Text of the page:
Submitted by admin on Thu, 09/27/2018 - 07:40
Colorful salad bowls

Just as certain foods can make pain worse, there are others with a beneficial effect on ailing backs and spines. What a person consumes has been shown to impact pain levels as much as over-the-counter pain relievers, such as ibuprofen.  You might be pleasantly surprised to learn that the beneficial foods aren’t all Brussels sprouts and kale, either! (Although those are indeed some of the pain-relieving dishes on the menu.)

However, please note that it can’t entirely replace the care and support of a back pain specialist. The right foods can help alleviate the symptoms, but they will not cure the underlying causes. Even if the pain doesn’t persist, you will still need to contact a doctor to make sure your spine is still functioning healthily.

Grapes, Cherries, and Berries

Red grapes contain a compound called resveratrol, known to block enzymes that contribute to tissue degeneration. Lab experiments have shown that resveratrol protects against painful cartilage damage. In addition to red grapes, you’ll find this beneficial substance in cranberries and blueberries, which also contain powerful antioxidants.

Even better news – drinking red wine is good for your back! The form of resveratrol found in a glass of red wine is more easily absorbed by the body than the one found in raw grapes, so in addition to the heart benefits doctors have been touting for years, now there’s one more reason to enjoy a glass of red in the evening.

Cherries are high in antioxidants called anthocyanin, which reduces inflammation. A recent study by the US Department of Agriculture found that people who ate 45 Bing cherries per day for 28 days saw a significant reduction in pain and inflammation. While consuming that many cherries daily for an extended period of time would be difficult and likely cause undesirable intestinal effects, consuming cherry juice and taking tart cherry pills has been demonstrated to have a similar benefit. Anthocyanin is also found in strawberries, raspberries, and blackberries.


In addition to adding a delightful flavor to food and beverages, ginger boasts many health benefits. It’s long been used as a digestive aid, and its anti-inflammatory properties are beneficial for pain relief and prevention. Ginger is found in many Asian dishes, and can also be added to tea, lemonade, or even cocktails for a piquant punch to your taste buds. If you aren’t fond of the flavor, the benefits of consuming ginger can also be achieved by taking a supplement. You’ll have to consume 2-3 teaspoons of fresh ginger per day to experience significant back pain relief benefits.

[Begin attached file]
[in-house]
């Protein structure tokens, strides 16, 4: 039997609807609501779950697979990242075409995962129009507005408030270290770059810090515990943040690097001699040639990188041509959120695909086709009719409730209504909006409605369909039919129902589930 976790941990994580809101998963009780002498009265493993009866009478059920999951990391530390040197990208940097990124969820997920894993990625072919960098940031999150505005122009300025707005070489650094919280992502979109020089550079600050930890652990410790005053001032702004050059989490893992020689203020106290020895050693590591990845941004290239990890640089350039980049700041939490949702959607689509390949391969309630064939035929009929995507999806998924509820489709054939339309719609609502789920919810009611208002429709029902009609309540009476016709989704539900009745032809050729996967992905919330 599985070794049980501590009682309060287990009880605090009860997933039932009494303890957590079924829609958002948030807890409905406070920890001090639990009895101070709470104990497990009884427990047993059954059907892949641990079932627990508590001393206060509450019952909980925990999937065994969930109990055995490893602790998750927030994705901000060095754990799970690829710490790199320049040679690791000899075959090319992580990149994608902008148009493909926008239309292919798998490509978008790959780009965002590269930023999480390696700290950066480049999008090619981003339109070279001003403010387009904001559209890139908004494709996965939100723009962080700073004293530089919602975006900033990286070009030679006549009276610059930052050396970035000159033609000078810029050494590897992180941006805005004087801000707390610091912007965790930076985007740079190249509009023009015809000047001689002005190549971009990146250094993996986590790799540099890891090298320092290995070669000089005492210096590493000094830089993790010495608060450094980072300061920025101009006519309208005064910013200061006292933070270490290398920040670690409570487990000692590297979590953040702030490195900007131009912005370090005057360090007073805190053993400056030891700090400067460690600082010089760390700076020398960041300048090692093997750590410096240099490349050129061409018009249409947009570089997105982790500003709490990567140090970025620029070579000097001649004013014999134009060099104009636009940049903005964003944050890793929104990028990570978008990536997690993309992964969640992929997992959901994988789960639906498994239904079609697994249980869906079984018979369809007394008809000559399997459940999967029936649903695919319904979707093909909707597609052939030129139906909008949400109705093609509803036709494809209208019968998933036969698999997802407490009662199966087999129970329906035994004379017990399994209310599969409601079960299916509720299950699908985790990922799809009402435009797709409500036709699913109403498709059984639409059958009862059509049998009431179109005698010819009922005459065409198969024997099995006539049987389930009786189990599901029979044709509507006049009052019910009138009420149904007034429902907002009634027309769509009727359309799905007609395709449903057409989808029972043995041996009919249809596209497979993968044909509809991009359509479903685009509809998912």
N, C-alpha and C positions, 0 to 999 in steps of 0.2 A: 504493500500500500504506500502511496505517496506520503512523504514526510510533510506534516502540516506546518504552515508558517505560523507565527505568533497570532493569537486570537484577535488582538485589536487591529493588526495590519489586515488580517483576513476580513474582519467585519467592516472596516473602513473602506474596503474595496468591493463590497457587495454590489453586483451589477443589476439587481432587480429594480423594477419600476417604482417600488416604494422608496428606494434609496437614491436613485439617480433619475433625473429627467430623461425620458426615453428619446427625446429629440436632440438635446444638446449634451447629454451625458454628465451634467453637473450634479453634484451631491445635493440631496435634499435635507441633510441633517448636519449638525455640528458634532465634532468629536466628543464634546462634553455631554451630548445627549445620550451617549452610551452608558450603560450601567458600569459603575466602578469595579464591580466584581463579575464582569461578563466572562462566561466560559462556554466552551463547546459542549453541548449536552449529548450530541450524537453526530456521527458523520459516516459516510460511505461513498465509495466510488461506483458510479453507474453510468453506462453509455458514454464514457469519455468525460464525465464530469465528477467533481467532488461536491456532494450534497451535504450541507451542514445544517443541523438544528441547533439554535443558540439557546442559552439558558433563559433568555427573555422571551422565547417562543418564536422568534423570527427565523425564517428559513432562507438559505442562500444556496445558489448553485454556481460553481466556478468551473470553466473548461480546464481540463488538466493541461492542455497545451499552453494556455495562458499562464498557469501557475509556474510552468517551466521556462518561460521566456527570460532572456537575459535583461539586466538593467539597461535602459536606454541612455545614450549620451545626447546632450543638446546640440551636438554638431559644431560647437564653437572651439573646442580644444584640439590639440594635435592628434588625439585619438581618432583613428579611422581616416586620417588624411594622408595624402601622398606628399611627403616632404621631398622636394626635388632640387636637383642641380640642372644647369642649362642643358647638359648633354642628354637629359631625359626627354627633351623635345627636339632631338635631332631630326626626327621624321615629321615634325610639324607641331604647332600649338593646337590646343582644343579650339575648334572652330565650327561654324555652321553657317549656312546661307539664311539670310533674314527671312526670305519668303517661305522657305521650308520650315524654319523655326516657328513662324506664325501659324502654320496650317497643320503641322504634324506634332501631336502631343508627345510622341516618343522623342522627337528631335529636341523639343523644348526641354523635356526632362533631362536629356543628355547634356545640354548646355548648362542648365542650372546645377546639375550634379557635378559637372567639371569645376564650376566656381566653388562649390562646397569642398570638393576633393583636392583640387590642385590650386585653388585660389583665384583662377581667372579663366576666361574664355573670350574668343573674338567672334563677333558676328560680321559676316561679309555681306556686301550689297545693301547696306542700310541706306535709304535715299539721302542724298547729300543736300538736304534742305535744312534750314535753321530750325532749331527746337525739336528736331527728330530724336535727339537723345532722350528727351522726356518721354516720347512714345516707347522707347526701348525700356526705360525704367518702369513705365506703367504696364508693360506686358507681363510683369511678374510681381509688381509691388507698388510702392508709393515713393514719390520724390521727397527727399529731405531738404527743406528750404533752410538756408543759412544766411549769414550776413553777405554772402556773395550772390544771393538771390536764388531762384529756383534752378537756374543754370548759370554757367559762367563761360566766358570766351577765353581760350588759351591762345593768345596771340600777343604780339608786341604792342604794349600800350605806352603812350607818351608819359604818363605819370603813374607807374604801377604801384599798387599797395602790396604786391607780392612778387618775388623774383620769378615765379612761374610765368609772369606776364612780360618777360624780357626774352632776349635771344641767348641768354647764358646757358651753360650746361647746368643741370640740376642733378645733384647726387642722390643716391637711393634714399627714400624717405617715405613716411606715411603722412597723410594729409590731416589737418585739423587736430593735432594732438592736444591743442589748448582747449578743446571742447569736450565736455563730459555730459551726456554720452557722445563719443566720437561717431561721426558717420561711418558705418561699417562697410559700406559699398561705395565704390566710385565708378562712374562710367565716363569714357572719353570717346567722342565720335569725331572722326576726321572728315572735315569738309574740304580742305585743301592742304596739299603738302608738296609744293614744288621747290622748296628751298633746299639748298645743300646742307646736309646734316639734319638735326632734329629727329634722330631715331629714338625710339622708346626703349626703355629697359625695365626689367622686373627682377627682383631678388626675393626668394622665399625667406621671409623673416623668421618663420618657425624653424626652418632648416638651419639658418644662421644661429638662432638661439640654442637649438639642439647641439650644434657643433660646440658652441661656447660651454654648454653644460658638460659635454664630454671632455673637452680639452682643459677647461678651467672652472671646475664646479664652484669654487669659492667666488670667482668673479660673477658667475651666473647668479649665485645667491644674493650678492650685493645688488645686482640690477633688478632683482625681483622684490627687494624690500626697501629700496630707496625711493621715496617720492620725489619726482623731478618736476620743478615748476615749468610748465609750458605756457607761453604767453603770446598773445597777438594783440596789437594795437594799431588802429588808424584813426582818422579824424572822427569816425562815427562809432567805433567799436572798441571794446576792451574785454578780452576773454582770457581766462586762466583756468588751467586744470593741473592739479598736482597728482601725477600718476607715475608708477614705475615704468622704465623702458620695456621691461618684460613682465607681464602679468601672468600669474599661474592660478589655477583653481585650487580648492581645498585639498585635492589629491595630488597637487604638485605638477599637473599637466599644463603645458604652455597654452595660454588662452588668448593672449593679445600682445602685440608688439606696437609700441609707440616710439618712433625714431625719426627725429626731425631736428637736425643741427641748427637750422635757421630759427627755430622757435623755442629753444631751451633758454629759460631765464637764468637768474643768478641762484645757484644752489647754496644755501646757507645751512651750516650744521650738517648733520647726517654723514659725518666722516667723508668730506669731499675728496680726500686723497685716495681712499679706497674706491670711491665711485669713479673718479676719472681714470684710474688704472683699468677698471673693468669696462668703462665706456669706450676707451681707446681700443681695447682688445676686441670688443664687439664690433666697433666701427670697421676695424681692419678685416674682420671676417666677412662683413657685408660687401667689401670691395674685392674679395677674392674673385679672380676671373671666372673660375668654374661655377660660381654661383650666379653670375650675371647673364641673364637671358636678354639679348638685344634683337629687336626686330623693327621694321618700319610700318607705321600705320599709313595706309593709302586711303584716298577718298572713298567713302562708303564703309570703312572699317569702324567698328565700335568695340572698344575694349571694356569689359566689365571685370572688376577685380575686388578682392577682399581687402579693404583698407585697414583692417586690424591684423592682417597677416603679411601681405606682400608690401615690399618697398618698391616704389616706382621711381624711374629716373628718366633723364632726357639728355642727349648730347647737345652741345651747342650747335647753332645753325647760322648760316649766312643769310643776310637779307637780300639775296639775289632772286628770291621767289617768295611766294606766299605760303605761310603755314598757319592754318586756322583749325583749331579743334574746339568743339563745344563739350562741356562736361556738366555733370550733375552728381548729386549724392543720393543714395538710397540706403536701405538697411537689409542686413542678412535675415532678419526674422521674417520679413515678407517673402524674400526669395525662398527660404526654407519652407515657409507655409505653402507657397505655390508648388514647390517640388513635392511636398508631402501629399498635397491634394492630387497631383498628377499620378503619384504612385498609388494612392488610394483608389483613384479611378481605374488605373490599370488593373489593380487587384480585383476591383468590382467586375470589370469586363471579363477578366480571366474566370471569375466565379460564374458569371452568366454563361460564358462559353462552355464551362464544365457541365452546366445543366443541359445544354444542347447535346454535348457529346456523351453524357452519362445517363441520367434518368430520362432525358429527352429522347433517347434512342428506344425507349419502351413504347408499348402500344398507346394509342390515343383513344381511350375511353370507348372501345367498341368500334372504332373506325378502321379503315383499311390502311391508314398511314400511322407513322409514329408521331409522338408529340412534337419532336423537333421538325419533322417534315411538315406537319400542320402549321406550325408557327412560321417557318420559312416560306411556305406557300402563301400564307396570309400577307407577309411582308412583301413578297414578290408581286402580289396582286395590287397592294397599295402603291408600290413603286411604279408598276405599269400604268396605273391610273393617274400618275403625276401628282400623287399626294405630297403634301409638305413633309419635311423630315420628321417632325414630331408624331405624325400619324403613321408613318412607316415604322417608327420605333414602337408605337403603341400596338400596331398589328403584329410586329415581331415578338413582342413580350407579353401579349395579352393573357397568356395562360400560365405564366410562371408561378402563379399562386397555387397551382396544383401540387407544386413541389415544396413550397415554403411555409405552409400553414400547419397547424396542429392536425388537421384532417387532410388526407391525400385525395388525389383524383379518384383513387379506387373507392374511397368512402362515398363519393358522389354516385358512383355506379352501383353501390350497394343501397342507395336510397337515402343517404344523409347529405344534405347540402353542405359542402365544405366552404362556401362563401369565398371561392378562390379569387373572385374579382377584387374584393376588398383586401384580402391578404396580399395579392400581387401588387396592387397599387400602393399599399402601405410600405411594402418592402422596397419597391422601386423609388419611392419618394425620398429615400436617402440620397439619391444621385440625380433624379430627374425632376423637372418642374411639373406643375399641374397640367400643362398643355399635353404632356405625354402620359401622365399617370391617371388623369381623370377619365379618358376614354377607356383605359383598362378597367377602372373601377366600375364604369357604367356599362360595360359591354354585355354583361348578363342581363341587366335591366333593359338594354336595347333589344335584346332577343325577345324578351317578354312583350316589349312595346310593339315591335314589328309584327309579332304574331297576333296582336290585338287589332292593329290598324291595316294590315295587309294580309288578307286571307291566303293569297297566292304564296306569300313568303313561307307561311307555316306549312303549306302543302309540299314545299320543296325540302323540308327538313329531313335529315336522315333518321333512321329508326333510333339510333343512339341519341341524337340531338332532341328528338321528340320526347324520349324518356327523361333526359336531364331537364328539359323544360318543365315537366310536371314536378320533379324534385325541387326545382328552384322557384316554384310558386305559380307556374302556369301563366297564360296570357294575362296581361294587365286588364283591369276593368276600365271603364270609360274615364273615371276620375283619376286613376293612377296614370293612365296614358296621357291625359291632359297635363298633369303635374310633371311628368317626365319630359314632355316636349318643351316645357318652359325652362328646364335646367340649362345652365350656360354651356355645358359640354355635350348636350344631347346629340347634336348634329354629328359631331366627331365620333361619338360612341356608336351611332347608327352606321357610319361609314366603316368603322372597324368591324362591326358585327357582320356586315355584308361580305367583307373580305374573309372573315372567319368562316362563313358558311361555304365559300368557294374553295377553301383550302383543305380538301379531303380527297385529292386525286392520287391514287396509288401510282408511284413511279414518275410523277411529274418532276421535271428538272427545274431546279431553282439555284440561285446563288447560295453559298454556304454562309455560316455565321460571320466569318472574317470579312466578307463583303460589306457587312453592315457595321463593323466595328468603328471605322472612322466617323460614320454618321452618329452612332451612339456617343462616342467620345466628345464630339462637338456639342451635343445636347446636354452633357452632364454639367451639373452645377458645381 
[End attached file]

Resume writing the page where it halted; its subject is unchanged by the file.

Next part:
A study by Oklahoma State University found that patients who consumed 40 grams of soy protein per day were able to cut their pain medication in half, thanks to isoflavones, a plant hormone with anti-inflammatory properties. Soy milk, tofu, and edamame are all tasty ways to reach a goal of 40 grams of soy protein per day. It takes a few weeks of daily consumption to start noticing an improvement in back pain, so be patient.


Turmeric is a seasoning common in Thai and Indian cuisine (it’s what makes curry powder yellow) and is also frequently taken in pill form as a dietary supplement. This natural anti-inflammatory has been shown to slow or stop joint damage from arthritis. It works by inhibiting a protein called NF-kB, which causes an inflammatory response in the joints.


You may have noticed that many over-the-counter pain relievers (such as Excedrin) contain caffeine. That is because caffeine enhances the effect of painkillers. However, new information from a University of Georgia study shows that it may also have pain-relieving qualities of its own, even when consumed without painkillers. Moderate doses of caffeine were shown to reduce post-workout muscular pain by about 50 percent. In addition, people who consumed one or two cups of coffee before working out were able to exercise longer and harder, thanks to the energy boost and beneficial effects on the muscles.

Fatty Fish

The omega-3 fatty acids found in fish such as salmon, snapper, halibut, mackerel, and sardines offer relief of back discomfort and inflammation caused by arthritis, migraines, rheumatoid arthritis, and autoimmune disorders like Crohn’s disease. A trial performed by the University of Pittsburgh reported that 60 percent of participants experienced an improvement in their neck and back pain after taking fish oil supplements for 75 days, and 59 percent reported such improvement that they stopped taking their prescription non-steroidal anti-inflammatory drugs or NSAIDS. Omega-3 fatty acids can be consumed through food or by taking a fish oil supplement, though eating the fish itself is more effective. If you are taking blood thinners, check with your doctor before starting fish oil supplements or adding frequent meals of fatty fish to your diet. To see the benefits of fish oil, shoot for 2-4 meals per week of salmon, bass, trout, or other fatty fish.

DFW Spinal Care

Remember, a switch in your dietary habits won’t serve as a cure-all for the issues you experience. Think of these foods as supplements to assist rather than the ultimate solutions. MedWell Solutions connects patients suffering from back pain with specialists who can help them with their spinal issues. These specialists also offer digital services for patients to get more involved in their care, working together to achieve the best possible outcome. Please contact us today to get started.